I am grateful to my friend Michael for allowing me to post his 30 Things Meme for Invisible Illness Week on WhatTheJules. Michael is on the advisory council for The Chronically Awesome Foundation, but more importantly he is on MY advisory council, always there when I need him. When you get some time, visit Michael’s blog “Postcards From The Fog“. I suggest you listen to Pink Floyd on 11 as you read.
30 Things About My Invisible Illness You May Not Know
By Guest Blogger, Michael Galli
“But you don’t look sick!” is a phrase I hear often. But I have never really looked at what my frustration is with that phrase, where it comes from, and how I deal with it. At least until recently. As part of Invisible Illness Week, friends have asked me to share my answers to these thirty questions. You can find the answers below, and more information visit the Invisible Illness Week 30 Things Meme page. My answers may be a surprise to the people who know me. I hope it is a pleasant surprise, but also a wake-up call to become more aware of our family and friends who have an invisible illness.
1. The illness I live with is: thyroid cancer
2. I was diagnosed with it in the year: 2012
3. But I had symptoms since: 2012
4. The biggest adjustment I’ve had to make is: dealing with side effects of hyperthyroidism from taking high doses of thyroid replacement hormones as part of the cancer treatment.
5. Most people assume: that I will get better, all I have to do is take my meds.
6. The hardest part about mornings are: figuring out what kind of day I will have physically and mentally.
7. My favorite medical TV show is: MASH
8. A gadget I couldn’t live without is: My smartphone (I know, original)
9. The hardest part about nights are: pain in my hands in feet, keeping me from staying asleep.
10. Each day I take __ pills & vitamins. Two
11. Regarding alternative treatments I: am open to research and study, but my situation is pretty straightforward.
12. If I had to choose between an invisible illness or visible, I would choose: neither
13. Regarding working and career: I’m still able to work, but I may have to make more adjustments.
14. People would be surprised to know: My illness has turned on an activist mode inside me. I’m more outgoing than before my cancer when it comes to illness awareness.
15. The hardest thing to accept about my new reality has been: my perpetual reliance on a synthetic version of a hormone that I need but no longer can produce. Also, the constant struggle to “tweak” it just right to minimize side effects.
16. Something I never thought I could do with my illness that I did was: nothing comes to mind. Except becoming active in support communities.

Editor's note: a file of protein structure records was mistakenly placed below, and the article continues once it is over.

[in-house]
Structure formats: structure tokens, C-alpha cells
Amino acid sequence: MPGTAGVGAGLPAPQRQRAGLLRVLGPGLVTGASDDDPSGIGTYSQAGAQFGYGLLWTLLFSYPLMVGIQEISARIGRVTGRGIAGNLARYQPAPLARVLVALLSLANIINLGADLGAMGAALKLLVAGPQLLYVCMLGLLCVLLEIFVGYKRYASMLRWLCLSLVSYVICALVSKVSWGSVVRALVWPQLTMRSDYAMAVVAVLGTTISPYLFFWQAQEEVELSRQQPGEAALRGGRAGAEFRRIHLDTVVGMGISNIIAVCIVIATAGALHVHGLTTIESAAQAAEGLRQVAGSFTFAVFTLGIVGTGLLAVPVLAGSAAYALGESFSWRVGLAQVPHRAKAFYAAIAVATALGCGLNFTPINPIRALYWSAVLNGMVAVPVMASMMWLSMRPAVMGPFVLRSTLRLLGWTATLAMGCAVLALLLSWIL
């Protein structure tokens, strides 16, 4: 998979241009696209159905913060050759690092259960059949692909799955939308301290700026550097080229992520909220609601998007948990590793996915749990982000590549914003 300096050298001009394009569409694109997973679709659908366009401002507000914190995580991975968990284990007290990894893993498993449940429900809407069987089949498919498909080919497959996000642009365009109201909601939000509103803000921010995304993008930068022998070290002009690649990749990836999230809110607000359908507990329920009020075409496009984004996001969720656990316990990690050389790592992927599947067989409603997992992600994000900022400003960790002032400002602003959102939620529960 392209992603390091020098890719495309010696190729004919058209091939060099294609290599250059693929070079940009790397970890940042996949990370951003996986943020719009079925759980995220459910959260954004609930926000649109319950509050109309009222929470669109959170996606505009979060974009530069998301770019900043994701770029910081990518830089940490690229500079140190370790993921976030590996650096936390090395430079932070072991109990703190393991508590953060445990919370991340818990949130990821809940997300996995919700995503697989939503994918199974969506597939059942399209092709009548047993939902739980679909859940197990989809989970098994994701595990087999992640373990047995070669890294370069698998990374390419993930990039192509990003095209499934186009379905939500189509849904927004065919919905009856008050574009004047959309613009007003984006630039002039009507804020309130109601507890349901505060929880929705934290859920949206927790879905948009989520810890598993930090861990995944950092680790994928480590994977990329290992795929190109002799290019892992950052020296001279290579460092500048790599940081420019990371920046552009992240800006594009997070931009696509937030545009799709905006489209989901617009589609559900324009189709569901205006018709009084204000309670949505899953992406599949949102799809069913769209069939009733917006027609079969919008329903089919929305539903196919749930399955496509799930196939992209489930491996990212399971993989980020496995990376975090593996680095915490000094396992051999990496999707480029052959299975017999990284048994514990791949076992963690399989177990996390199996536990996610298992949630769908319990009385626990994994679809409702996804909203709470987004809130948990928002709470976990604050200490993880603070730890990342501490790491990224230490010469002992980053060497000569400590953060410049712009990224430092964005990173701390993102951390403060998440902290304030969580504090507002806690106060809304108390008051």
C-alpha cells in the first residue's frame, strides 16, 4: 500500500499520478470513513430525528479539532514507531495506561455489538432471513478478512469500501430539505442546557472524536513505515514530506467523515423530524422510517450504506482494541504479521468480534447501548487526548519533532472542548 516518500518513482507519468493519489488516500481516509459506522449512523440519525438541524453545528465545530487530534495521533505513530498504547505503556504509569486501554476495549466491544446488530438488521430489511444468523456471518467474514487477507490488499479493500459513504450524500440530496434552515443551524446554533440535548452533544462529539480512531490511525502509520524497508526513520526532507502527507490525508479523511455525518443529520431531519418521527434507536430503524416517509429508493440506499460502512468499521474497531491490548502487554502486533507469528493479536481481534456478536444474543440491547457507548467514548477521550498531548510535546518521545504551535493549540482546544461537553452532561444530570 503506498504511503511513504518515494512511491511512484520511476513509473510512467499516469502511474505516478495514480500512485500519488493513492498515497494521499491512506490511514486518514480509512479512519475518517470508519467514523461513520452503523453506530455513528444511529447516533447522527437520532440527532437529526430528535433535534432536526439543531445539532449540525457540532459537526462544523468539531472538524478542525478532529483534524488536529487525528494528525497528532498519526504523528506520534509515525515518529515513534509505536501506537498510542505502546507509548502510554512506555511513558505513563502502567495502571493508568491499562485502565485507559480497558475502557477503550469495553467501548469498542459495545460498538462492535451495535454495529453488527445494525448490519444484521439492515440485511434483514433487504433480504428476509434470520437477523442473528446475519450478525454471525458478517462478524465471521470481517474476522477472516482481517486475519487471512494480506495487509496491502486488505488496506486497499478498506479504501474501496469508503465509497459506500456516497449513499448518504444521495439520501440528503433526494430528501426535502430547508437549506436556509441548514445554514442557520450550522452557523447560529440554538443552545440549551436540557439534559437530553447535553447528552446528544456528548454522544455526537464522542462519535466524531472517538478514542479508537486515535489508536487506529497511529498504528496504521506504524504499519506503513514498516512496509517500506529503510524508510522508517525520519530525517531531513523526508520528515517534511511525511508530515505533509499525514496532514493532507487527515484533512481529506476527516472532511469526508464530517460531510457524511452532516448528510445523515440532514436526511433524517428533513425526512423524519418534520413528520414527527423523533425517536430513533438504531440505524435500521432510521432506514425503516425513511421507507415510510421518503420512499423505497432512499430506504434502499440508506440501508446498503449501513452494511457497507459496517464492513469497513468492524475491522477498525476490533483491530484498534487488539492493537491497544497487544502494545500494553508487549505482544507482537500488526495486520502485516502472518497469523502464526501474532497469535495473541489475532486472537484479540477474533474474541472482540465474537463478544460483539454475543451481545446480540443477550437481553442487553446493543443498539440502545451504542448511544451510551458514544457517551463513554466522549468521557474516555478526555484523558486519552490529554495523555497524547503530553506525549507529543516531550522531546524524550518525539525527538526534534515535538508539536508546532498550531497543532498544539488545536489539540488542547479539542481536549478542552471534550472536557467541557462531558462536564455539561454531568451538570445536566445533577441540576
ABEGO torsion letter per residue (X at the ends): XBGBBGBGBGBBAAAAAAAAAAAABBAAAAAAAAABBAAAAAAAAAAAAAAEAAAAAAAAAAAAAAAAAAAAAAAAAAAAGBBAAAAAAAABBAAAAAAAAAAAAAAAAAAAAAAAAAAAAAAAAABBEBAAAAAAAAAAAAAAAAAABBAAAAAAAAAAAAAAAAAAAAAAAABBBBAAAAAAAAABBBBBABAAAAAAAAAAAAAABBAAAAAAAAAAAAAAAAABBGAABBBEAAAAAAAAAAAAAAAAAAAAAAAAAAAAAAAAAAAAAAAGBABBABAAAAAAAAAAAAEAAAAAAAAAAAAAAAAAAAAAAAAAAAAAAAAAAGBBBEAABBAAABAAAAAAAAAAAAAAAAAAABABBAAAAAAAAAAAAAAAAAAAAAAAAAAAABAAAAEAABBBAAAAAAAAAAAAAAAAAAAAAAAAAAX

17. The commercials about my illness: are nonexistent!
18. Something I really miss doing since I was diagnosed is: sleeping without interruption.
19. It was really hard to have to give up: nothing given up. Except my thyroid. 😉
20. A new hobby I have taken up since my diagnosis is: chronic illness awareness activism. I think it’s becoming more than just a hobby…
21. If I could have one day of feeling normal again I would: Do nothing different, except rest up for resuming a life of my new normal.
22. My illness has taught me: I have a lot in common with a lot of people. And we can help each other.
23. Want to know a secret? One thing people say that gets under my skin is: “With that being said…”
24. But I love it when people: I hope today is a good day for you.
25. My favorite motto, scripture, quote that gets me through tough times is: (Oddly, this question was the hardest to answer. I love literature. I have so many favorites.) “I hold a beast, and angel, and a madman in me.” – Dylan Thomas. It reminds me that, no matter the situation, I will always come out on the other side with the help of one, two, or all three of those parts of me.
26. When someone is diagnosed I’d like to tell them: Everybody’s case is different. But you don’t have to be alone.
27. Something that has surprised me about living with an illness is: how extreme the changes are day-to-day, physically, mentally, and emotionally.
28. The nicest thing someone did for me when I wasn’t feeling well was: they asked me to tell them what they could do to help. They didn’t assume what I needed.
29. I’m involved with Invisible Illness Week because: Men are often overlooked, and support can be difficult to find when it comes to their invisible illnesses.
30. The fact that you read this list makes me feel: hopeful, that awareness is spreading, and that people will become more empathetic to others suffering invisible illnesses, even if it’s just friends and family.